A little off-trail can go a long way, and the Baboon Lakes are a perfect example of that. Only a few hours drive from LA, this area remains an oasis for people looking to escape the beaten path while keeping their day job.
Elevation Gain/Loss: 2500
Day(s) Hiked: 8/23/14 > 8/24/14
Dog Friendly: Yes
Red Tape: Overnight camping requires a permit from Inyo NF.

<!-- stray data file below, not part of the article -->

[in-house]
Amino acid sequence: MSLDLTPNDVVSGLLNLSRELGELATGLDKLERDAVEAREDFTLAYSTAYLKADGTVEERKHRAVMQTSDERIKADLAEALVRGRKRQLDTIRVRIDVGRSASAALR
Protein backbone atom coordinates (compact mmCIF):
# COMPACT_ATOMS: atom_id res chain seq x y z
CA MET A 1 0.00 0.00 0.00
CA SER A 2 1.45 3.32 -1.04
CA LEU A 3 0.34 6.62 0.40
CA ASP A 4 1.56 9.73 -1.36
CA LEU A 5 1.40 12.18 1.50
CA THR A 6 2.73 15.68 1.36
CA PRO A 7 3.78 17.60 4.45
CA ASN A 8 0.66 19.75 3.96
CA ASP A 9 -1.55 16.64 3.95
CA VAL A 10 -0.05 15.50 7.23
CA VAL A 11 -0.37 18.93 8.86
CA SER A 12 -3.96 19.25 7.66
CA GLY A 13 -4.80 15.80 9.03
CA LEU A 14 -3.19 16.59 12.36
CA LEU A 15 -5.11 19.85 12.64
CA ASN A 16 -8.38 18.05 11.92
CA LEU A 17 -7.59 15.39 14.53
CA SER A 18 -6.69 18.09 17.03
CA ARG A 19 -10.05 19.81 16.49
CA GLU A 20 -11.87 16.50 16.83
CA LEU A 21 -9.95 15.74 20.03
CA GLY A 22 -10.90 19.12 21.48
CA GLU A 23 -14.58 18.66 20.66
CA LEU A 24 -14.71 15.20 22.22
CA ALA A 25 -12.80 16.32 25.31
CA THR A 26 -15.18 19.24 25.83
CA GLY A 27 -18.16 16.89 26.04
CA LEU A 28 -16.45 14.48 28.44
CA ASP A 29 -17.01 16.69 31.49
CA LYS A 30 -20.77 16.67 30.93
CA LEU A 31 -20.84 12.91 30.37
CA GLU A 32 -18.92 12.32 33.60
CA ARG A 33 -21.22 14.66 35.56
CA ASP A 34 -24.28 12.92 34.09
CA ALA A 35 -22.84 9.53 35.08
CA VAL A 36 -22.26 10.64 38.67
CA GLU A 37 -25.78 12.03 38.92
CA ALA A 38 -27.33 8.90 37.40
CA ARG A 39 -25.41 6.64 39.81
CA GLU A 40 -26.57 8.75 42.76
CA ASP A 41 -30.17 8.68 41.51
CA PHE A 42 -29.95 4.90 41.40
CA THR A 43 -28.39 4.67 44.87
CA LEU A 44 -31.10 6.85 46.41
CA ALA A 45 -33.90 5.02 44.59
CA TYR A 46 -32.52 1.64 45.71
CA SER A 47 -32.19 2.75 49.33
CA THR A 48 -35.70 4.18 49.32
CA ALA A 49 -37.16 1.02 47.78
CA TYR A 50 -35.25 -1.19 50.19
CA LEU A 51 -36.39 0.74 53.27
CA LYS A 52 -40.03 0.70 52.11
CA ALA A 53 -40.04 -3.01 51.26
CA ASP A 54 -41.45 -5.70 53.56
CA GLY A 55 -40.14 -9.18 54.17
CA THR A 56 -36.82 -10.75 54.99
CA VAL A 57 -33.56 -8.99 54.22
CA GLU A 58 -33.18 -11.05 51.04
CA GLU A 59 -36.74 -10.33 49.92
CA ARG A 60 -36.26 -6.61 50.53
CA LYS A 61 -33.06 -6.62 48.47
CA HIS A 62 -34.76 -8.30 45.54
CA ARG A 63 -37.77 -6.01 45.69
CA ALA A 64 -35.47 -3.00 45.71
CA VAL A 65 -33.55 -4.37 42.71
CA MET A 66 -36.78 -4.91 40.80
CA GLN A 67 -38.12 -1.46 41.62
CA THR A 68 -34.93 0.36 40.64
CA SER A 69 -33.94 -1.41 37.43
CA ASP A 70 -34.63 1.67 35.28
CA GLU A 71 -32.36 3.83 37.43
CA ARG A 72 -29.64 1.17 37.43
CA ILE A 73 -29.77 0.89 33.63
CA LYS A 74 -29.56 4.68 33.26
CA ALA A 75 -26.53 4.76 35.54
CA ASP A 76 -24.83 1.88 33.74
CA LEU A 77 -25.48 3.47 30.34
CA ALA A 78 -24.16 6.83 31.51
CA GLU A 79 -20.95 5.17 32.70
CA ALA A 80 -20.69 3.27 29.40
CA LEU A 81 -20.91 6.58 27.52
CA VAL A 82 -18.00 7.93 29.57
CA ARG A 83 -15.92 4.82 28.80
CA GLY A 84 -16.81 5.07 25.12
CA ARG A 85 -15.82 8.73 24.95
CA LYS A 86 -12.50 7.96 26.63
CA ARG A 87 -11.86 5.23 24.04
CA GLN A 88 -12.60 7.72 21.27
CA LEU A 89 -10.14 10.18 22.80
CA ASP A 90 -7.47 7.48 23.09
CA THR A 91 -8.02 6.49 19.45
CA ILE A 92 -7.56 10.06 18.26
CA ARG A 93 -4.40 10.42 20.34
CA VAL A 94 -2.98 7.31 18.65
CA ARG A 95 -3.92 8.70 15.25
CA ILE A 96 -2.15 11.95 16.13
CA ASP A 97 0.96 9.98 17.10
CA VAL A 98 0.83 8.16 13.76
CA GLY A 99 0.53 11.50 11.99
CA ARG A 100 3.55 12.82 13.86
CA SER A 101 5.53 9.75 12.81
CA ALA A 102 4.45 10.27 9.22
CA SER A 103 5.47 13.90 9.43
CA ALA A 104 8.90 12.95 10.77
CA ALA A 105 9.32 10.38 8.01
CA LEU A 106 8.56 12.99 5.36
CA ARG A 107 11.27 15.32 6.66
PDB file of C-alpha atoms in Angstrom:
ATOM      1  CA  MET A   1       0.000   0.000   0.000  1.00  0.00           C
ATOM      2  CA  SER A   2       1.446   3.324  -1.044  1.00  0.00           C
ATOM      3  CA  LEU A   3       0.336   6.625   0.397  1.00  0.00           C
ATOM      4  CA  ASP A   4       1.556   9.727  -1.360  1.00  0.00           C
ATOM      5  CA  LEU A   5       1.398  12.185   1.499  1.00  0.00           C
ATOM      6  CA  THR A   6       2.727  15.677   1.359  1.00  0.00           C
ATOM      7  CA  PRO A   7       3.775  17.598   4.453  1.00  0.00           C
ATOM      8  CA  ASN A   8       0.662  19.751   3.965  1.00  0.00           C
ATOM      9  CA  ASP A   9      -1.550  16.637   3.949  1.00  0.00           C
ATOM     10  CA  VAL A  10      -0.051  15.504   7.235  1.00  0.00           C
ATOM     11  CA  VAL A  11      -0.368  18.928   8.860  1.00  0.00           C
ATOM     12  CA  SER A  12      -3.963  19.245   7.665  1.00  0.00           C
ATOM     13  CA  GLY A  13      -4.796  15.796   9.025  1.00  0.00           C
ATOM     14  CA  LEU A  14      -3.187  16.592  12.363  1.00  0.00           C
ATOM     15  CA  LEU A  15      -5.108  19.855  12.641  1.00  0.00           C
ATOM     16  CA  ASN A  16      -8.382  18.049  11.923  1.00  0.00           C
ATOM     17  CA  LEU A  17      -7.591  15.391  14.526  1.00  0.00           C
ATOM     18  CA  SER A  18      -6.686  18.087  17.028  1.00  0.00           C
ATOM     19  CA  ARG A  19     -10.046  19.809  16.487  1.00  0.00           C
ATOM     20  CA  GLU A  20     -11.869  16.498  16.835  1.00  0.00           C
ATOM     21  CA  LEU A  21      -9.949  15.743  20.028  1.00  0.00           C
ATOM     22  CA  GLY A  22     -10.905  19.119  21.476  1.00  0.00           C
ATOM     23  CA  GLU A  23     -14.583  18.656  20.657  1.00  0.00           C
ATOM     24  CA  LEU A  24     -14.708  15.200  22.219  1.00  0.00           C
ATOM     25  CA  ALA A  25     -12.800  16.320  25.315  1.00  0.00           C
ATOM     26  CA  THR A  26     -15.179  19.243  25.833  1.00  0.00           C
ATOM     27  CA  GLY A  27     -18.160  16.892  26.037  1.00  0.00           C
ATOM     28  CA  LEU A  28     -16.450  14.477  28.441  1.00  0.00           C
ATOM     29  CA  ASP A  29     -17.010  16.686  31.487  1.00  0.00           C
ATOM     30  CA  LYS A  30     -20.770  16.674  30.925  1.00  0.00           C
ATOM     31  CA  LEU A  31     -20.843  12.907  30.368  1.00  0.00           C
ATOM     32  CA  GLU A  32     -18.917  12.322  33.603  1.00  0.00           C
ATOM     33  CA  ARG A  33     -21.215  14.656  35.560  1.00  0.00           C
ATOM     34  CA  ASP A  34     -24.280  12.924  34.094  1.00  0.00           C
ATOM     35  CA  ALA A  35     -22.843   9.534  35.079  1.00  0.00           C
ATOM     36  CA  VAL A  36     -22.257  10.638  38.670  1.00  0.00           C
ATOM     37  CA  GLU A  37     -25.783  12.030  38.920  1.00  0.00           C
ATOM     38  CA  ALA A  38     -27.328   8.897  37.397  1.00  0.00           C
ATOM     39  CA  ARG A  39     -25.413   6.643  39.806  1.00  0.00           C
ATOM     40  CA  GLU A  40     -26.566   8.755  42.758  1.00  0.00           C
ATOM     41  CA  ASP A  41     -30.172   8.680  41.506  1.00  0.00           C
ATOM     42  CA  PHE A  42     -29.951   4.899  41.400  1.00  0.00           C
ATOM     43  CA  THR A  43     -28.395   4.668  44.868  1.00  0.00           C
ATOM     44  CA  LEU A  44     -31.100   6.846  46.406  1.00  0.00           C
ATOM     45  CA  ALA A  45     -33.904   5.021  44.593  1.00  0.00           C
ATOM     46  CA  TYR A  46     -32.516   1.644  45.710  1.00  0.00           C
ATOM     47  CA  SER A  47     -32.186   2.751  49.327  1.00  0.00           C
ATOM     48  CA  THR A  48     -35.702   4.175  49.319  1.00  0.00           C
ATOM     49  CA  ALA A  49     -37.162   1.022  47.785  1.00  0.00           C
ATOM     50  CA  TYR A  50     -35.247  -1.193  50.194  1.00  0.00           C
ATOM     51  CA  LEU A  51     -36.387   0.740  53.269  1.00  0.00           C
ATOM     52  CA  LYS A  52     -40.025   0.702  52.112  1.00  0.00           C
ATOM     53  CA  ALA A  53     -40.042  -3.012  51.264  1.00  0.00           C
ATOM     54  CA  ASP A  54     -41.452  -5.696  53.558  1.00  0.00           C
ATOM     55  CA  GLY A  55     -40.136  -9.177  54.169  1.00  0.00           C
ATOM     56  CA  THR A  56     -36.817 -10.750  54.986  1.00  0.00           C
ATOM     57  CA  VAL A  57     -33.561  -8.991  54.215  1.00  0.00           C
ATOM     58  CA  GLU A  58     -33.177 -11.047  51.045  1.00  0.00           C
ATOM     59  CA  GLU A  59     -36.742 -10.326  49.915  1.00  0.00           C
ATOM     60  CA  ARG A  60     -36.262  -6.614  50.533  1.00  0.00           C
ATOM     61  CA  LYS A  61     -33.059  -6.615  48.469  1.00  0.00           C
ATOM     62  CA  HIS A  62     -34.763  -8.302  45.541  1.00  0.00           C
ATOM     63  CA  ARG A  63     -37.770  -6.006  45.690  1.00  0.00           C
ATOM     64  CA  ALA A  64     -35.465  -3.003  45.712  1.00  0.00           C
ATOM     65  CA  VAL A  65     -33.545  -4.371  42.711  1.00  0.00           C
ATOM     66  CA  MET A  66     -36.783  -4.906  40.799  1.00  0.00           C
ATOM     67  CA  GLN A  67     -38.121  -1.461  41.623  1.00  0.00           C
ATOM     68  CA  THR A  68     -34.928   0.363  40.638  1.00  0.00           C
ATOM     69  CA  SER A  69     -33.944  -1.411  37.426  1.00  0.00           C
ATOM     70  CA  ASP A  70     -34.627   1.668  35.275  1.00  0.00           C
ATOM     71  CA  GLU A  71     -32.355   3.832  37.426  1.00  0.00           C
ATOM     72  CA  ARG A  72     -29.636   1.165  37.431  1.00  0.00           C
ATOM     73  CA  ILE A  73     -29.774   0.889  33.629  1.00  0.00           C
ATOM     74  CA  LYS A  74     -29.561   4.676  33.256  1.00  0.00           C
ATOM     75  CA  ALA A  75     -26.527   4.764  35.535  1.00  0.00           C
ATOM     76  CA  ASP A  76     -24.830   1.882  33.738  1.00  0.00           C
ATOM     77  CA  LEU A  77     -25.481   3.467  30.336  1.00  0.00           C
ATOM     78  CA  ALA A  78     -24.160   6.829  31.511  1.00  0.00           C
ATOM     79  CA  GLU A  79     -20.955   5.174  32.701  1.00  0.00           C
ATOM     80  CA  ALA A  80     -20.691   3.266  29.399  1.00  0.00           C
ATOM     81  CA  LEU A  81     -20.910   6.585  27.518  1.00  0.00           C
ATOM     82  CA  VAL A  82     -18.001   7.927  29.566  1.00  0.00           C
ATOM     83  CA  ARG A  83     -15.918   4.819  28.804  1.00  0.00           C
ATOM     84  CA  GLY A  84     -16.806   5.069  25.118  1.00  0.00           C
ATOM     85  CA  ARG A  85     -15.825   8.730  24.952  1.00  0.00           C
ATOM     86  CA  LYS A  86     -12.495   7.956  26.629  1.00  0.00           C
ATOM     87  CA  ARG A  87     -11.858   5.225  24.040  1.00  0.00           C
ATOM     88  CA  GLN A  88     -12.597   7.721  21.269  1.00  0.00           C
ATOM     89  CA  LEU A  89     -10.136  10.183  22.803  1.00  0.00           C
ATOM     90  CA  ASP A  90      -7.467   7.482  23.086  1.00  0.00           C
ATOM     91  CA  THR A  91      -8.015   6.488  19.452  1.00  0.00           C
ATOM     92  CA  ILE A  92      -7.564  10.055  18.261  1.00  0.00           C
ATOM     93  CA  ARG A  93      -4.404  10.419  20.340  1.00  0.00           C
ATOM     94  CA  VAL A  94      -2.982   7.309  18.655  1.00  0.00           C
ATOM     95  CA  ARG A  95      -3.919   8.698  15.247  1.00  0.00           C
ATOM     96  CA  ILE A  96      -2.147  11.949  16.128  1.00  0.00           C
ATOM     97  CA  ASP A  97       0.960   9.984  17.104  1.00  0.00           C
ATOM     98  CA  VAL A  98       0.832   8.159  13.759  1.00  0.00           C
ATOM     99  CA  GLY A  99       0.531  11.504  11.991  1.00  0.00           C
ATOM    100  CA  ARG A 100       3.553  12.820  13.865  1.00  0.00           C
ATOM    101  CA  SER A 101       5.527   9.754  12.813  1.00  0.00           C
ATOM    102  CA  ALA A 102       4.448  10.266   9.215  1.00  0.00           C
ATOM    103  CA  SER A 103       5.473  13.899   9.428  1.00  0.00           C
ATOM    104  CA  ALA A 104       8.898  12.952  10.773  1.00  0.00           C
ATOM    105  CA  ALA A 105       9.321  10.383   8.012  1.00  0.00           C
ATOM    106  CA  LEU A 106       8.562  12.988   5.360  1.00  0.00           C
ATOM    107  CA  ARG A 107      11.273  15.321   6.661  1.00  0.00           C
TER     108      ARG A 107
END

Seeking a slice of solitude on a summer weekend, we ventured up to Lake Sabrina on a Saturday morning for a quick getaway from LA. This can be a pretty popular trail by wilderness standards, but juxtaposed against where we had been five hours earlier, the trail felt our own private spot in paradise. Upon reaching the opposite side of the lake, the trail begins its ascent towards Blue Lake. The ascent remains steady, so we quickly gained elevation as we treaded up the trail. It doesn’t take long before you feel like you are in high country out here, and the views are typically jaw dropping. Just another day in the Eastern Sierra. The trail’s first big landmark is Blue Lake, a fine Sierra lake thats only real downside is how easy it is for everyone else to get to. Alas, we didn’t have the enormous, scenic lake all to ourselves. Not that it mattered much, we quickly found a little nook to call our own, and enjoyed a small snack on the lakeshore while soaking it in. For most hikers, Blue Lake is as far up the trail as they venture, but for those looking to continue to explore the region, there are two trails that fork off from Blue Lake into two separate basins. The more popular basin of the two seems to be one to the west of Blue Lake, containing Dingleberry, Moonlight, Midnight, and Sailor Lakes. Callie and I had a fabulous trip in that area a couple of years ago, so we were looking forward to exploring some new territory via the basin south of Blue Lake. We continued along the trail towards Baboon Lakes and then took a left turn to check out the trail to Donkey Lake. The trail follows a creek for the majority of the small stretch to the lake, which Callie saw as an opportunity to hone her skills at fishing. She is still terrible at it. We arrived at Donkey and sprawled out on some cliffs hanging over the edge of the lake. There isn’t much accessible shoreline here, so we embraced what we had to work with. We could have stayed here and remained entirely content, but our initial goal for the day still beckoned to us further up the basin. We threw our packs back on and returned back to the main trail, where we took a left and continued up the basin towards the Baboon Lakes. The trail quickly vanished into the thick forest growth, and we were suddenly forced to rely on our route finding to reach the mountain. We initially chose to stick close to a creek that the trail had been paralleling, which proved to be a mostly effective strategy for the first stretch. The terrain becomes steeper as it approaches Baboon Lakes, so we had to leave the creek and begin to ascend the ridge via a series of granite ledges. The terrain here is fairly open, so there are a number of ways that one can successfully navigate through here. Either way you approach, you are bound to get some fantastic views looking back down the basin below towards Blue Lake. At last, we reached the first Baboon Lake and were able to set up camp and take the loads off our backs. Since the final stretch that leads towards Baboon Lakes is off trail, we didn’t expect to find many crowds upon our arrival. Unfortunately, the luck of the draw did not favor us on this trip as there was already one other party that had set up camp on the desirable western side of the lake. We found ourselves a nice private site away from our neighbors, and then headed back over close to their camp to shoot some pictures of the late afternoon sun blasting the nearby peaks with golden light. Near camp, we were treated with an incredible view of the lower basin with Owens Valley as a backdrop. As the day turned to night, the view continually changed in a stream of brilliant light, and we had no choice but to stare and contemplate life’s bigger meaning, or nothing at all. Sometimes the two can become the same thing. The following morning we took a quick trip to Sunset Lake before breaking camp. First, we had to figure out how to cross the Baboon Lakes before we could begin the ascent. The morning air was still calm and as a result, the lakes still retained their mirror like surfaces into mid morning. This would have been more fortuitous if this area was known for its photographic opportunities. Alas, it is not, and the early morning light entered the basin well past the point of it having any golden color. We knew that the photography here probably wouldn’t be spectacular, so we weren’t surprised by this. The goal of the trip was to just get a quick escape that made us feel like we were in the Sierra backcountry, and as we ascended up the creek towards Sunset Lake, there was no doubt that we had succeeded in our goal. The route finding here is easy, the terrain is forgiving, and the scenery is out of sight. This is the the type of off trail travel that will make you wonder why you ever feared leaving the trail in the first place. Soon enough we were at our destination. Sunset Lake is a spectacular sight, and one that is surprisingly different from the Baboon Lakes. The Baboon Lakes are planted almost exactly at the tree line, so even though Sunset Lake is only a few hundred feet above, it is firmly above the tree line. The lake is also close to a few glaciers, so it takes on the milky turquoise color commonly associated with glacial lakes. Despite the other worldly appearance of the lake, it is not very inviting for the long term. I didn’t notice any good spots to set up camp during our visit, and the majority of the shoreline is not easily accessible. So, it didn’t take long before we began heading back down towards our camp and the inevitable end to our trip. We were greeted with some fantastic views on the way back down towards the Baboon Lakes, which helped ease the blow of having to head out of such amazing wilderness so soon. Once we returned to camp, we packed up and began our return to civilization. On our way down were able to find a series of cairns which led us on a different route than our ascent. Admittedly, this route ended up being easier than the way we had gone on the way up, but the terrain is forgiving enough to allow for a wide choice of options when choosing a route. After hiking off trail with full packs for awhile, our return to a well graded, flat path was met with a sense of relief by our weary feet. We coasted down the mountain along the familiar path back to our car, passing Blue Lake and Lake Sabrina along the way. We were back at the car by 1, with plenty of time to get back to Los Angeles and re-enter society before the weekend drew to a close. It’s always tough to leave the Sierra, but in a little over 30 hours we had fulfilled our goals of escaping the confines of life in the city, reconnecting with nature, and exploring the great state of California. We can’t wait to do it again and again. Thankfully the state is bigger than our calendar.